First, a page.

Most do-it-yourselfers and homeowners have a conventional claw hammer in their toolbox or lying on a shelf. Lightweight, smooth-faced, and easy to handle, these hammers are perfect for hanging pictures, attaching trim, or for minor building projects.
A framing hammer might not be part of that collection—at least, not yet. For larger projects, a framing hammer can reduce effort, eliminate sore thumbs, and drive nails into wood with more force than regular claw hammers can.
What Is a Framing Hammer?
A framing hammer has a heavy head, a flat prybar-like claw, and a long handle for labor-efficient driving of nails or ripping apart boards on large construction projects.
Framing Hammer vs. Claw Hammer
At a quick glance, it's hard to tell the difference between a framing hammer and a conventional hammer, often known as a claw hammer.
Both hammers have steel heads with a striking face at one end for hammering in nails. Both have a claw at the other end for prying out nails. Both have wood, steel, or fiberglass handles that are often cushioned.
But once you pick up the hammers and look at them closely, differences are apparent in weight, length, hammer face, and type of claw.
Claw hammers tend to weigh just about a pound: 16 ounces. Some claw hammers are 10 ounces— perfect for putting up pictures or tapping in finish nails.
Framing hammers start where claw hammers end. Most framing hammers weigh between 16 and 22 ounces. Extra-heavy California framing hammers are 25 ounces and some are even 32 ounces—a full 2 pounds.
With handles in the 10- to 13-inch range, conventional claw hammers are easy to manage. The swing arc is short. Less handle means less overall weight to the hammer.
Framing hammer handles range from 14- to 18-inches long. Added length provides greater striking power. Length also gives more leverage when ripping boards apart.
Conventional claw hammers may have a milled face, but usually not. The smooth face on claw hammers reduces damage on surfaces where appearance matters. This makes smooth-faced claw hammers a good choice for baseboards, crown molding, window trim, door casing, wall paneling, or for face-nailing flooring.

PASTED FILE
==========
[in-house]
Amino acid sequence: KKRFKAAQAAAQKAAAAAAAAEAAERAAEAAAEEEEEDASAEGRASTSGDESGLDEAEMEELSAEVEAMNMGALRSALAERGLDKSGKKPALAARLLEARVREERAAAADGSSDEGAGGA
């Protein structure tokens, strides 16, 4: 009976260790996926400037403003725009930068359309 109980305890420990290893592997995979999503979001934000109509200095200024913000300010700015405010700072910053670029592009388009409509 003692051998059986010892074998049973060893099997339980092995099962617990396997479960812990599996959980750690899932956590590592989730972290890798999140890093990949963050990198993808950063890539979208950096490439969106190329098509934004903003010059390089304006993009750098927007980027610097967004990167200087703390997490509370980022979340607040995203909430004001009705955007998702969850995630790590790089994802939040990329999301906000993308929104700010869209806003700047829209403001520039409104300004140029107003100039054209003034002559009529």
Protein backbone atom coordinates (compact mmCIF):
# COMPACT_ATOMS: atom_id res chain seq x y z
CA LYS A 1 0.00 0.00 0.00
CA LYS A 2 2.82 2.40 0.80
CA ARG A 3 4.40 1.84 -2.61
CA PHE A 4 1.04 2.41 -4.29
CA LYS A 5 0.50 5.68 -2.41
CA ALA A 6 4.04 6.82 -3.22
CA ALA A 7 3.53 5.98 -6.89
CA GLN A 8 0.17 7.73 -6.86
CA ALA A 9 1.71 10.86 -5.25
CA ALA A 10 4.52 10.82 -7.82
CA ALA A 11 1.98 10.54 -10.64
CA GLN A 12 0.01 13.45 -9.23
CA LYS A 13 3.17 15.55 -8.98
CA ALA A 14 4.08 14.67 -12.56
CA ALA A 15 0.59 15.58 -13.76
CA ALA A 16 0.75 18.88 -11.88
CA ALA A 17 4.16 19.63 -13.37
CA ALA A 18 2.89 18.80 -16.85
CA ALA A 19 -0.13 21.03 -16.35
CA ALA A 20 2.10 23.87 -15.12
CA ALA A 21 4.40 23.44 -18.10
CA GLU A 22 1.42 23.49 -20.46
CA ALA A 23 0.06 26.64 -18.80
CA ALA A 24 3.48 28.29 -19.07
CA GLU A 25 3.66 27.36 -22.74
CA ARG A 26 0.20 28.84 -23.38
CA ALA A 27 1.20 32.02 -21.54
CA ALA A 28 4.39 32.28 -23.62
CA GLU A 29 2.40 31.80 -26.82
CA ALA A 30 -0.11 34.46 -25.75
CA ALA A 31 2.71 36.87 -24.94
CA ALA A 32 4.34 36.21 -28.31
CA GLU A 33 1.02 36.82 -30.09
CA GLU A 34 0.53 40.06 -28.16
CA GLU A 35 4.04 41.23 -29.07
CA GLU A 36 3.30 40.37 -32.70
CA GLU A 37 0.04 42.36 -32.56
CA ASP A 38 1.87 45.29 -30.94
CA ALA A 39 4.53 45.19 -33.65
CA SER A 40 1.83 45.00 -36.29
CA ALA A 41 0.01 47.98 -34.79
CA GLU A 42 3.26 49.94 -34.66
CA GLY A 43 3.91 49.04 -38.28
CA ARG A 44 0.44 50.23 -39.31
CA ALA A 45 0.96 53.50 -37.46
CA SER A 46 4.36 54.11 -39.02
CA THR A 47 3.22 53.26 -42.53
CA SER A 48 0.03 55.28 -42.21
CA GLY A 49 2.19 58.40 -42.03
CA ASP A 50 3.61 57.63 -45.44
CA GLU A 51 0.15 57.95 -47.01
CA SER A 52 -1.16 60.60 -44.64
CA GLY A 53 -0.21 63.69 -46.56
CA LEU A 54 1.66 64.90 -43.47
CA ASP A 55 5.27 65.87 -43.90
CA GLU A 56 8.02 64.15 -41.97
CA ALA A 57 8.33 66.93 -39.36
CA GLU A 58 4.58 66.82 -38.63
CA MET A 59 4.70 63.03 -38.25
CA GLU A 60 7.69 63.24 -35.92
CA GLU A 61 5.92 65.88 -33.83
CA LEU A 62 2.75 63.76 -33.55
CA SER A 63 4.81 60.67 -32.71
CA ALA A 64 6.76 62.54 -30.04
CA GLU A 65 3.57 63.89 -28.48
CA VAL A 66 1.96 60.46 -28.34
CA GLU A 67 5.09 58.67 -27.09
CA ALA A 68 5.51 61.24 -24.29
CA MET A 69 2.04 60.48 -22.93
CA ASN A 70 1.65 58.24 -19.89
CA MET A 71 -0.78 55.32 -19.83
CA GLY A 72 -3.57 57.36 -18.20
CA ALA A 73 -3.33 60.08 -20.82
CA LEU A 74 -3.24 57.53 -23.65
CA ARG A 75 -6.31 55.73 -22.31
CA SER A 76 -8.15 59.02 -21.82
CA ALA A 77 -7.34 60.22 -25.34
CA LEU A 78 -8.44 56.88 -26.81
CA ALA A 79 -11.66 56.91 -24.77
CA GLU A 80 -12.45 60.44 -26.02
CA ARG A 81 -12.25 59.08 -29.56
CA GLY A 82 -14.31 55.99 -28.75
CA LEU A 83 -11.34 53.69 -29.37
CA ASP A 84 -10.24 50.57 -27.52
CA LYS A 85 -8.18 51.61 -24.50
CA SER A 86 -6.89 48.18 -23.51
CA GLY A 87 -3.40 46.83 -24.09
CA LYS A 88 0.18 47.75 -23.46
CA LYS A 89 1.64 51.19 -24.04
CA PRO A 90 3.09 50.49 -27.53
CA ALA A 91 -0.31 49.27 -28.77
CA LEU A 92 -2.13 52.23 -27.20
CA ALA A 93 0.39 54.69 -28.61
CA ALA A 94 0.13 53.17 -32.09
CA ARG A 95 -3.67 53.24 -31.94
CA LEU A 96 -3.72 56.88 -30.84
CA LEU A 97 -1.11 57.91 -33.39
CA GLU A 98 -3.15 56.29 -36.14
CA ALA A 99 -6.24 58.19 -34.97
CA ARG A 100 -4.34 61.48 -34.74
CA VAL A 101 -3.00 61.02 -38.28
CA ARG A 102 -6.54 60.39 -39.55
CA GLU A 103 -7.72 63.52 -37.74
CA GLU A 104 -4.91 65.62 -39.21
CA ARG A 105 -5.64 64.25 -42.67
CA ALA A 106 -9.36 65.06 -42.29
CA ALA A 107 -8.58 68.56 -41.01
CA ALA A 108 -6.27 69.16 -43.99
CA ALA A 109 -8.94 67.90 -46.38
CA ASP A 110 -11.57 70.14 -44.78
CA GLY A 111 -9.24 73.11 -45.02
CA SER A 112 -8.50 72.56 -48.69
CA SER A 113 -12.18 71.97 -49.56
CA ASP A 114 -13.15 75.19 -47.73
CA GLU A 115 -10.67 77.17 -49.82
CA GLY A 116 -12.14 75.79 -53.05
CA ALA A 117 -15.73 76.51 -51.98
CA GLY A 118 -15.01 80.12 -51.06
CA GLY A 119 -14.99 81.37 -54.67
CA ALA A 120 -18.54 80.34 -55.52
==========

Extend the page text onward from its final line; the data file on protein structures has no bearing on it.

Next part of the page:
What Is a Milled Face?
Milling is a grid-like, checkered, or waffle pattern that is forged into the face, or striking end, of a hammer. Milling adds grip when the hammer contacts the nail.
Smooth-faced framing hammers are available, but most tend to have milled faces. The ridging helps you pound harder with less fear of the hammer slipping from the nail head. Since framing isn't finish work, it doesn't matter if the hammer delivers ridges and pockmarks to the wood.
The namesake of the claw hammer is its distinctive rounded claw that has the perfect angle for pulling out nails. The claw allows the user to pry out nails by pulling backward. Difficult nails can even be started by pulling the hammer sideways.
Framing hammer claws are flatter. With just a moderate curve, framing hammer claws can be used for pulling nails, but not as well as with a claw hammer or a dedicated nail puller. Its flat claw excels at grabbing and pulling boards apart.
Milled face is typical
More difficult to swing
Pulls nails with difficulty
Claw easily rips boards apart
Smooth or milled face
Easier to swing
Pulls nails with ease
Difficult or impossible to rip boards apart
Parts of a Framing Hammer
- Handle: Framing hammers' handles are steel, hardwood, or fiberglass and are a few inches longer than that of a normal claw hammer.
- Head: Framing hammers have a steel or titanium head with extra ounces for greater inertia when driving nails.
- Milled Face: Framing hammers usually have a ridged, milled face to prevent slipping when the head strikes the nail.